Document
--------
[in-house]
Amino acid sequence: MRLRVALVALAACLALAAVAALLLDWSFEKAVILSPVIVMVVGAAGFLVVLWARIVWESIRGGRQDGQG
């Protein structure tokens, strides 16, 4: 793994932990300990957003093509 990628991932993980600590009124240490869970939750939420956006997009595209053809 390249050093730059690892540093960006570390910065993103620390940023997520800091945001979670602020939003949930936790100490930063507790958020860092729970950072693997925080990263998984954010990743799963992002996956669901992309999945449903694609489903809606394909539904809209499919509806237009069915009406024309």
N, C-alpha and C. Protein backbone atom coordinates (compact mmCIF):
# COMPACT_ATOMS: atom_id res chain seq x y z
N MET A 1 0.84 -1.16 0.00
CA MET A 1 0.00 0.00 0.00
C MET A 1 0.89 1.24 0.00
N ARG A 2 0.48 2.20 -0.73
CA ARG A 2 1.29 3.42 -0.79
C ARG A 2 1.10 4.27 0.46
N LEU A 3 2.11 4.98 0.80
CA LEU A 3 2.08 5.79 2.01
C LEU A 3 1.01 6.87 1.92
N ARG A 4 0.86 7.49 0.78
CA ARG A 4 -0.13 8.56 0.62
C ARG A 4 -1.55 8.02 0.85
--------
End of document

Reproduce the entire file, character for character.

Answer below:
[in-house]
Amino acid sequence: MRLRVALVALAACLALAAVAALLLDWSFEKAVILSPVIVMVVGAAGFLVVLWARIVWESIRGGRQDGQG
């Protein structure tokens, strides 16, 4: 793994932990300990957003093509 990628991932993980600590009124240490869970939750939420956006997009595209053809 390249050093730059690892540093960006570390910065993103620390940023997520800091945001979670602020939003949930936790100490930063507790958020860092729970950072693997925080990263998984954010990743799963992002996956669901992309999945449903694609489903809606394909539904809209499919509806237009069915009406024309």
N, C-alpha and C. Protein backbone atom coordinates (compact mmCIF):
# COMPACT_ATOMS: atom_id res chain seq x y z
N MET A 1 0.84 -1.16 0.00
CA MET A 1 0.00 0.00 0.00
C MET A 1 0.89 1.24 0.00
N ARG A 2 0.48 2.20 -0.73
CA ARG A 2 1.29 3.42 -0.79
C ARG A 2 1.10 4.27 0.46
N LEU A 3 2.11 4.98 0.80
CA LEU A 3 2.08 5.79 2.01
C LEU A 3 1.01 6.87 1.92
N ARG A 4 0.86 7.49 0.78
CA ARG A 4 -0.13 8.56 0.62
C ARG A 4 -1.55 8.02 0.85